Ribbon Cutting Celebrates Preservation of Affordable Housing
Using a giant sized pair of scissors, local representatives, residents and building owners cut the ribbon on the revitalized Ocean Park Apartments, celebrating a promise of 40 more years of affordable housing at the Beach 19 Street complex.
"We are very pleased to be able to continue to preserve existing structures, renovating and rehabilitating them into affordable housing that is updated, appealing and well-maintained," said Mark Carbone, the president of Related Apartment Preservation (RAP), which brought the complex in February 2005. "The Ocean Park development provides and maintains much needed affordable housing in this community in Queens."
Ocean Park was originally built in 1972 and had been part of the Mitchell Lama program until the sale of the property became final late last year. With the announcement at the ribbon cutting, the 602-unit complex will remain as affordable housing.
Assemblywoman Audrey Pheffer joined tenants and owners at the ceremony. She said her concern was for the people who lived in the Ocean Park Apartments.
"When we first heard about [the sale] we were concerned...but we knew the reputation of the company plus dealing with them and the tenants down this long road... [RAP] understood the fear of the tenants about being displaced and moving into smaller apartments," said Assemblywoman Audrey Pheffer, who recalled that her parents had lived in the complex.
"Those were different times. Now it's better," she continued. "Your input and money helped to make it the way it is."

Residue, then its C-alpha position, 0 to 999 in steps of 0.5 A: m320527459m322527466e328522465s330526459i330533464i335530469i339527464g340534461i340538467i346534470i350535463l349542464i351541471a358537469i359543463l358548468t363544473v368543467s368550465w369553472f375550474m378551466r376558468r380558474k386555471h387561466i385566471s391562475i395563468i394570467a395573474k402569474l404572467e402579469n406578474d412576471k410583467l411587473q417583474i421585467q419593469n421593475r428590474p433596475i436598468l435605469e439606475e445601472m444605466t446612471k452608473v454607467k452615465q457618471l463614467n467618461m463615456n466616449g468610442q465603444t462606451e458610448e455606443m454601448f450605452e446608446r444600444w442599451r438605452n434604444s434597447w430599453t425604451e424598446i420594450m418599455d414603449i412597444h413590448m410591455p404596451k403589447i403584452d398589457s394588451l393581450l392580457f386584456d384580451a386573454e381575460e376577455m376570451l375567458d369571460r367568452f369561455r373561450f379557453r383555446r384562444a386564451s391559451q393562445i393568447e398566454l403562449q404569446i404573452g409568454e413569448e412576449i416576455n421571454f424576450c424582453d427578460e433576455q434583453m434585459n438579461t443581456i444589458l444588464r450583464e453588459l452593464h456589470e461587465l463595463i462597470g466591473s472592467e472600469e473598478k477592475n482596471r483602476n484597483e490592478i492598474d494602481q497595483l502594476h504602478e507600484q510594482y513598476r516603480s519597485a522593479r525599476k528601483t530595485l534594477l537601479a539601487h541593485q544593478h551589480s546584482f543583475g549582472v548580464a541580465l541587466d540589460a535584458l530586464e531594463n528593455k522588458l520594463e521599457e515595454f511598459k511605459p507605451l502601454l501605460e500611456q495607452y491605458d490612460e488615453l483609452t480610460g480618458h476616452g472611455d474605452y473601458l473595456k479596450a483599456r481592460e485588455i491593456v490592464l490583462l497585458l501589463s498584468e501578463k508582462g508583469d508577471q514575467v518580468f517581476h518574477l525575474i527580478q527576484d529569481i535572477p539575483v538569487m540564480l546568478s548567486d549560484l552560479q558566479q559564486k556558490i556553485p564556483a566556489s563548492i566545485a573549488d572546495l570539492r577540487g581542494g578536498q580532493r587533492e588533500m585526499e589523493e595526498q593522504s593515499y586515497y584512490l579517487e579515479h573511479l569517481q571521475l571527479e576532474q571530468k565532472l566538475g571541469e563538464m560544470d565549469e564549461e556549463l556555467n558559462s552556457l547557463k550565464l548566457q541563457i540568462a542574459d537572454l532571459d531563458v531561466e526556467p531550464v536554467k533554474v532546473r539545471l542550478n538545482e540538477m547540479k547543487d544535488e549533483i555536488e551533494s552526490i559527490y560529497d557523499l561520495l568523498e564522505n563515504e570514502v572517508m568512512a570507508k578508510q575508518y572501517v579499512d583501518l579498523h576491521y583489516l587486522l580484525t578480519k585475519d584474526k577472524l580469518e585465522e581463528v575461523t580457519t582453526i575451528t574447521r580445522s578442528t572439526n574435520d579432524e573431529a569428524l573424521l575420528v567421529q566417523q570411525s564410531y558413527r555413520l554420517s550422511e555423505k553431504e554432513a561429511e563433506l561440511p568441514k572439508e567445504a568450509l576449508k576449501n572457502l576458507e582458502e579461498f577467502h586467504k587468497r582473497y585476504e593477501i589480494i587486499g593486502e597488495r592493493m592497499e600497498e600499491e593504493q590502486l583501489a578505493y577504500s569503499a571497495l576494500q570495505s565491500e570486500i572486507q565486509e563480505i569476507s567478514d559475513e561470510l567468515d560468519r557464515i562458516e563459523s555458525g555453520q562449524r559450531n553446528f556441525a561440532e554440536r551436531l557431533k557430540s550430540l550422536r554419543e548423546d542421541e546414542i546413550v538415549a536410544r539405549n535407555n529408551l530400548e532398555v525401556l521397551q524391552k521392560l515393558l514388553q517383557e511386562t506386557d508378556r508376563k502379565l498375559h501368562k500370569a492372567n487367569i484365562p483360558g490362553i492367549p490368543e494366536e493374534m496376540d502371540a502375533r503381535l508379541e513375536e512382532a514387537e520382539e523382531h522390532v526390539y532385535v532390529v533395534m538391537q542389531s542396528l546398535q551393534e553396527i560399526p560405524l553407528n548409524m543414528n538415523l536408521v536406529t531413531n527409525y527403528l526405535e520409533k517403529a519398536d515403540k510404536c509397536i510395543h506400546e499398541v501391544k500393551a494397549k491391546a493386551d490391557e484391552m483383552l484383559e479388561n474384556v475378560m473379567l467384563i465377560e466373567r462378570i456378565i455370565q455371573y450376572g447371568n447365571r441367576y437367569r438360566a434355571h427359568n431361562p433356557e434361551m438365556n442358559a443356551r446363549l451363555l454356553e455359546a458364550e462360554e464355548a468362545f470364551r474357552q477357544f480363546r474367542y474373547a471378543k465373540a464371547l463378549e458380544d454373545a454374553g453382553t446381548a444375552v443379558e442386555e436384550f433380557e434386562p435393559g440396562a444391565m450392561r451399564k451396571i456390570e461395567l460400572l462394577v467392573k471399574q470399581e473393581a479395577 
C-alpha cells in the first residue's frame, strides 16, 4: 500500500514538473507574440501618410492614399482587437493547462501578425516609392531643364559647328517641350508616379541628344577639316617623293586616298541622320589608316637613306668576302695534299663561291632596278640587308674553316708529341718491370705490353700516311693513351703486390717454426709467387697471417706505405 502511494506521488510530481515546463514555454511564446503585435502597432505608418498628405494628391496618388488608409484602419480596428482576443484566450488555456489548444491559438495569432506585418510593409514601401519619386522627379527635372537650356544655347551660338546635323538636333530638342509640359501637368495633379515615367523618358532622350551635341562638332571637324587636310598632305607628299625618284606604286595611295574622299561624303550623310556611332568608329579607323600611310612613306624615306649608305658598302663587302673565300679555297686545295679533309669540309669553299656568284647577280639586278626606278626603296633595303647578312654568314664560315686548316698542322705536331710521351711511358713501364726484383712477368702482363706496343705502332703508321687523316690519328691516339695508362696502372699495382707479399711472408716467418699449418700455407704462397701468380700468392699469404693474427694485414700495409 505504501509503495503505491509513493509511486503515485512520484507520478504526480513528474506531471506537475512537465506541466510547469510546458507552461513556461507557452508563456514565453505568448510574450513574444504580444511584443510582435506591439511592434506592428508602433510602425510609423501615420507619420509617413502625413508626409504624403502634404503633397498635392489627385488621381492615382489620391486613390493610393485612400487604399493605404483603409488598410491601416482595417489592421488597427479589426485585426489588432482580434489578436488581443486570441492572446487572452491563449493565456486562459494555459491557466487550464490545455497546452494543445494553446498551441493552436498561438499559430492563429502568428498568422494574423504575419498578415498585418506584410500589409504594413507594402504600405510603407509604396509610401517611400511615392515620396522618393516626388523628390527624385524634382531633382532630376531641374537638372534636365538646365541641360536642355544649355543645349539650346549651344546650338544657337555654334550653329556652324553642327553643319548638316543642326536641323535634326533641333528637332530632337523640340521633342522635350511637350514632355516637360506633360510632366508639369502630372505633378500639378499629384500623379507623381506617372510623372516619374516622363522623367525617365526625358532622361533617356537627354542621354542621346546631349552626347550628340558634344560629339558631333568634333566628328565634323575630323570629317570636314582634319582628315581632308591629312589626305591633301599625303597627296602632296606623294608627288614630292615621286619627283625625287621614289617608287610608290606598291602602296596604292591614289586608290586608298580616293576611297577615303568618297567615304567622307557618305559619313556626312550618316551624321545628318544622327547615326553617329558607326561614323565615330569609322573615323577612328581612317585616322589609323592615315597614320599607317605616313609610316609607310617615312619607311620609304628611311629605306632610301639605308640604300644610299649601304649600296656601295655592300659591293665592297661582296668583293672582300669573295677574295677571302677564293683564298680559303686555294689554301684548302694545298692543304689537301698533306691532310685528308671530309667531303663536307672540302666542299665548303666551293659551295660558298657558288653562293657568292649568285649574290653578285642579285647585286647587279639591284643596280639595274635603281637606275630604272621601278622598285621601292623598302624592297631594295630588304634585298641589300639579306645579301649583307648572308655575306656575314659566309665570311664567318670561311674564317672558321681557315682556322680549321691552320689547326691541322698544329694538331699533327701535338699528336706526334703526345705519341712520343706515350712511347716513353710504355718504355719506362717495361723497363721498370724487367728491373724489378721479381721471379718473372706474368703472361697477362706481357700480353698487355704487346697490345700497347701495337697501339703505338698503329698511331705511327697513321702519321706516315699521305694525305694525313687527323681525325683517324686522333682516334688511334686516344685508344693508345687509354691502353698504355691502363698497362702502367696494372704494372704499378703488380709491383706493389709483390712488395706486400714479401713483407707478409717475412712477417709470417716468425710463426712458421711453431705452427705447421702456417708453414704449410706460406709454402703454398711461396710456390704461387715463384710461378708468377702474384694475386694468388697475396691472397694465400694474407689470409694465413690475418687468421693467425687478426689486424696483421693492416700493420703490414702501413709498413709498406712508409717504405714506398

Portia Johnson, president of the tenants association, said, "What you have given us is quality, affordable housing."
The $11 million renovation at Ocean Park Apartments, located at 125 Beach 17 in Far Rockaway included a roof replacement, an overhaul of the elevators and the buildings' facades, interior renovation, new windows, a new security system, outdoor plaza replacement and landscape installation.
Tax-exempt bonds and credits enable the company to keep the affordable housing status of the buildings.
An applicant has to be "income qualified" to live in the apartments. According to a press release, 70 percent of the tenants currently living at the project have incomes that are at or below 60 percent of the New York City Area Median Income. The other 30 percent of tenants have incomes at or below 80 percent of the Area Median Income.
RAP also said, "Some, or all, of the tenants of the Section 236 Units (HUD) and the Low Income Units could be eligible for rental assistance."
RAP was formed in 1998 specifically to buy, renovate and keep affordable housing. Since that time, they have kept over 10,000 units of affordable housing in seven states.
In addition to other representatives of RAP, also at the ribbon cutting were Stephen Hunt, the president and CEO for the New York State Housing Finance Agency, Deborah Van Amerongen of HUD, and representatives of Congressman Gregory Meeks and State Senator Malcolm Smith.